We value: Our readers.
Our independence. Our region.
The power of real journalism.
We're reader supported.
Get our newsletter free.
Help pay for our reporting.

The US Wants a NAFTA Deal This Month; Canada Should Say No

Rush to hasty agreement in principle would cost Canadian workers, economy.

By Scott Sinclair 3 May 2018 |

Scott Sinclair is senior trade researcher at the Canadian Centre for Policy Alternatives.

For the past four weeks, NAFTA negotiators in Washington, D.C., have been working around the clock to reach an agreement in principle before the U.S. and Mexican electoral calendars sideline the Trump administration's hopes for a speedy deal.

Due to the secrecy surrounding the talks, it's hard to predict what will happen. But if this marathon negotiating session ends without a provisional agreement, Canadians should breathe a sigh of relief.

The Trump administration wants a deal before Mexican presidential elections in July and U.S. mid-term elections in November. With Democrats poised to make gains this fall, the White House would prefer to have the current Republican-dominated Congress vote on the new NAFTA.

That's nearly impossible. Supposing an agreement-in-principle can be struck by May 10, U.S. "fast-track" rules require 90 days' notice before the president can sign off on it. Negotiators would have until early July to finalize the legal text.

Once the agreement is signed (Aug. 8 at the earliest), Congress gets a minimum 135 days to study and debate it (until Dec. 22) before implementing legislation can be introduced. Legislators can then take up to 90 sitting days before voting. So, even if agreement is reached over the next two weeks, the clock runs out before a deal can be voted on this year.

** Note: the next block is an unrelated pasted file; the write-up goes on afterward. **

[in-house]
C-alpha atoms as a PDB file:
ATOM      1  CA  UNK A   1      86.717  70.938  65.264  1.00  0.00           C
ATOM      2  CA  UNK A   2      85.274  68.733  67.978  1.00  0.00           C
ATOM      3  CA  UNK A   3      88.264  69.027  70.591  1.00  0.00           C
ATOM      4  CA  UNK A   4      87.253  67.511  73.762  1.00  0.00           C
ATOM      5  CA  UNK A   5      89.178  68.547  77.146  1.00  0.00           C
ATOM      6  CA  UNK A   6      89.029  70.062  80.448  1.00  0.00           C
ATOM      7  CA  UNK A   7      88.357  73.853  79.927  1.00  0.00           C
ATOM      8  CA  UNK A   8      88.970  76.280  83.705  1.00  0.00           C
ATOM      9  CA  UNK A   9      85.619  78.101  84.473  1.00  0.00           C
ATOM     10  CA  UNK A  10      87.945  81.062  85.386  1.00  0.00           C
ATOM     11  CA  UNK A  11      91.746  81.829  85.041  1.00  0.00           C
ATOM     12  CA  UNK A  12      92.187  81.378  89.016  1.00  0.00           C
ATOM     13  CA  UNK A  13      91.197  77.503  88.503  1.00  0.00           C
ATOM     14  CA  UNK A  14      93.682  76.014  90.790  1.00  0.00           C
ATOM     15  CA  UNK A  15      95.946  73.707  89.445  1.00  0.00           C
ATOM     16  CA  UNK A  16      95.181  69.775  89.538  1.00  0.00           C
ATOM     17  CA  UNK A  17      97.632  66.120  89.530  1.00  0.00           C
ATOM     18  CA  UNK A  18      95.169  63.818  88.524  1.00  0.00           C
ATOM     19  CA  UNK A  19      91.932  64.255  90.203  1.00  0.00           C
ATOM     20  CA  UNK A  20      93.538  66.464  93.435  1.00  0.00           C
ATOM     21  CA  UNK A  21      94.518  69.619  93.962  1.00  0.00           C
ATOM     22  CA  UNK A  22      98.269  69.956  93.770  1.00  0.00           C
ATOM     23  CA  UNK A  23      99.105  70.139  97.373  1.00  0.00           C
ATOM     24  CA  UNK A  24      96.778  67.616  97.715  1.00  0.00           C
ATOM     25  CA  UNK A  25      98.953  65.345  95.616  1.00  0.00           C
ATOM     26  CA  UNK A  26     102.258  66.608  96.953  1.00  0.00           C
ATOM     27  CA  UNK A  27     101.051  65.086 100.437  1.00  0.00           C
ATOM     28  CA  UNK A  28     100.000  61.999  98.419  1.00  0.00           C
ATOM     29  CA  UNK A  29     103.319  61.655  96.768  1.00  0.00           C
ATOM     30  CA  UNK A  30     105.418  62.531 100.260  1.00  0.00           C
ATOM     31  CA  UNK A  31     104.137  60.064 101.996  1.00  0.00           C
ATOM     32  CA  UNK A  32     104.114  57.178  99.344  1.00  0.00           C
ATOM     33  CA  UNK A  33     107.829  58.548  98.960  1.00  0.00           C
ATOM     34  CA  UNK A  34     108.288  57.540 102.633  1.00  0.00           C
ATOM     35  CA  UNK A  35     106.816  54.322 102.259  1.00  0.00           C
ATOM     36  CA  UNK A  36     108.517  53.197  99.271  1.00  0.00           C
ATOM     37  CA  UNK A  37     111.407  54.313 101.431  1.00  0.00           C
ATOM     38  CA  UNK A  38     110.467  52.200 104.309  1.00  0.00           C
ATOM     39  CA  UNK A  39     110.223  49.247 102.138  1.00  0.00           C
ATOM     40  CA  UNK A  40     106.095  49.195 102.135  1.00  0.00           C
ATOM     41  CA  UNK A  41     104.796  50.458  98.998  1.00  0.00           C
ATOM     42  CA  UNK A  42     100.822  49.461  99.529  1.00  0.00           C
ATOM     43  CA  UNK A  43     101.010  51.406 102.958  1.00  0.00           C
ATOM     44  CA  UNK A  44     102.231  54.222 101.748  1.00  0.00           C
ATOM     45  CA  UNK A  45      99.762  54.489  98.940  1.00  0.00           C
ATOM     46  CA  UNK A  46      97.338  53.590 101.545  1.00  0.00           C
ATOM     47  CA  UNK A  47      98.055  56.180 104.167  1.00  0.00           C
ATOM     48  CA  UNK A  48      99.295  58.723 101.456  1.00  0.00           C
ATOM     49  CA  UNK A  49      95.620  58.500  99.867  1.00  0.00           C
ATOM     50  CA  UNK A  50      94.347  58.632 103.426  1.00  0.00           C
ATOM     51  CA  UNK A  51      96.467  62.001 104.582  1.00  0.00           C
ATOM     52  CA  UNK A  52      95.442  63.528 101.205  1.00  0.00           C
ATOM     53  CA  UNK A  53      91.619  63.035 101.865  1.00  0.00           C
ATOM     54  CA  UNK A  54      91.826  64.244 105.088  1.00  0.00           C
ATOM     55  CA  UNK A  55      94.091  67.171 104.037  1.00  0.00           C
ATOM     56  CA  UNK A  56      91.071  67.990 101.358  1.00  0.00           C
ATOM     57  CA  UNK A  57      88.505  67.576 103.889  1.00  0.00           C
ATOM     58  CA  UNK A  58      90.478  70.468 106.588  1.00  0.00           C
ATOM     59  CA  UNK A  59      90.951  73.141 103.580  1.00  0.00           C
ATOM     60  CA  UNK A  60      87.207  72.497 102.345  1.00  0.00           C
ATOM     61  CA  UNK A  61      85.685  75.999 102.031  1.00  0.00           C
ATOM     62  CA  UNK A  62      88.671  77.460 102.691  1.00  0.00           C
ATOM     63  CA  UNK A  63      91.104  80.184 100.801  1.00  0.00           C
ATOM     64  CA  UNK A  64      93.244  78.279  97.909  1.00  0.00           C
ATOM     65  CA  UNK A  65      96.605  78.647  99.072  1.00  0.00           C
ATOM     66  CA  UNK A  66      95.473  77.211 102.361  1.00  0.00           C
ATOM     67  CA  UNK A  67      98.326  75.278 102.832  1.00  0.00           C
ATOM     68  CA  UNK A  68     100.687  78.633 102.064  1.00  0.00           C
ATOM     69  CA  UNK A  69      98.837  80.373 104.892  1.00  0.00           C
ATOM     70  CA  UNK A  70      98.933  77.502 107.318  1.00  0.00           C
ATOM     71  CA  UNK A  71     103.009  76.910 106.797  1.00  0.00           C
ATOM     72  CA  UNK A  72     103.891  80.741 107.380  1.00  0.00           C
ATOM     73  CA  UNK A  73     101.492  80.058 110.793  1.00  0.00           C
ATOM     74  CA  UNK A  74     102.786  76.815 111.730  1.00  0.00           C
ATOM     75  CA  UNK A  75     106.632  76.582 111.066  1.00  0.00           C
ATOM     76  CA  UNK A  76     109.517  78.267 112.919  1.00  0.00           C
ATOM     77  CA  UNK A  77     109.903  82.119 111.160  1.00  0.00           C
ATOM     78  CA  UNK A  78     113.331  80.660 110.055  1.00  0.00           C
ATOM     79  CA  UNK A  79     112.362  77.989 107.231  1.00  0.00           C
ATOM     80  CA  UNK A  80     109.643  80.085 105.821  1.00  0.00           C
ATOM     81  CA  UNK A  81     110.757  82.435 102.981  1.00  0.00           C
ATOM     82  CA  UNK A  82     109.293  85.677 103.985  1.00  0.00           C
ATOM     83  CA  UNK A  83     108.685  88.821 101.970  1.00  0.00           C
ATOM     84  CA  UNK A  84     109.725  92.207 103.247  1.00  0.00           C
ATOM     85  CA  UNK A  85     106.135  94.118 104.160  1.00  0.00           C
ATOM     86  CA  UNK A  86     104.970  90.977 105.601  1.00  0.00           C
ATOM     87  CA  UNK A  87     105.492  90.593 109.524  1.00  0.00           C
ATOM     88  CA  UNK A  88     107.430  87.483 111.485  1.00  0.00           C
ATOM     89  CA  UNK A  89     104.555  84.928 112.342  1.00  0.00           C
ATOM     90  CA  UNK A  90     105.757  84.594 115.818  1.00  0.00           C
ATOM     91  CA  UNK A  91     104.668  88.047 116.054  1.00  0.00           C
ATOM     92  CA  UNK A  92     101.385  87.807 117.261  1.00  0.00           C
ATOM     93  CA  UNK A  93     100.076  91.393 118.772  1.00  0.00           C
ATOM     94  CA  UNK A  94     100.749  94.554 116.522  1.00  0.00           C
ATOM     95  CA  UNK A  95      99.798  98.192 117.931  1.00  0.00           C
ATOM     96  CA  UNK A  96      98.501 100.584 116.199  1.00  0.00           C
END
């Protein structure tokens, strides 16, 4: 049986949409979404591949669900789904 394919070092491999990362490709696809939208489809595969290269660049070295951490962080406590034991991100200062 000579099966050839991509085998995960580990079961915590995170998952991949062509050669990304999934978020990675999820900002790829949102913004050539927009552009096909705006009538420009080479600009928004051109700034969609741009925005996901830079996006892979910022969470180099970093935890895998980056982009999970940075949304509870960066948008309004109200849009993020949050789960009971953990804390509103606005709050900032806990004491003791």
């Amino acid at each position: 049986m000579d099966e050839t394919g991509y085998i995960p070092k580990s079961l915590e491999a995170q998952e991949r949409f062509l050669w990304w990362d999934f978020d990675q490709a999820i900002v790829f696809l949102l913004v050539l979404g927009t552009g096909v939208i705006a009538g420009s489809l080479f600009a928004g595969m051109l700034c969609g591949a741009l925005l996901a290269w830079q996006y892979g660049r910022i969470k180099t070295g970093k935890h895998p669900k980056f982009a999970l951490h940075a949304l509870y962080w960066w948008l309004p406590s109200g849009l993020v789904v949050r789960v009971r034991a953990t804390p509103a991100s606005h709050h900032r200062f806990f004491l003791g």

More importantly for Canadians, a hastily crafted agreement in principle poses serious and unnecessary dangers.

U.S. Trade Representative Robert Lighthizer reportedly wants an agreement-in-principle that goes far beyond the usual ministerial handshake and photo op. His plan has been likened to a "term sheet" of the kind used in the corporate world where executives sign off on all the key negotiating issues. Subordinates then work out the details.

In practice, that would mean an agreement in principle would tie the hands of negotiators and predetermine outcomes on vital issues, even if the NAFTA process drags on.

The U.S. is demanding extreme "TPP-plus" protections for intellectual property, for example, that would dramatically increase the cost of medicines in Canada and undermine the Trudeau government's commitment to Pharmacare and lower brand-name drug costs. The wrong kind of digital trade rules could undermine our privacy rights as well as the competitiveness of innovative Canadian firms.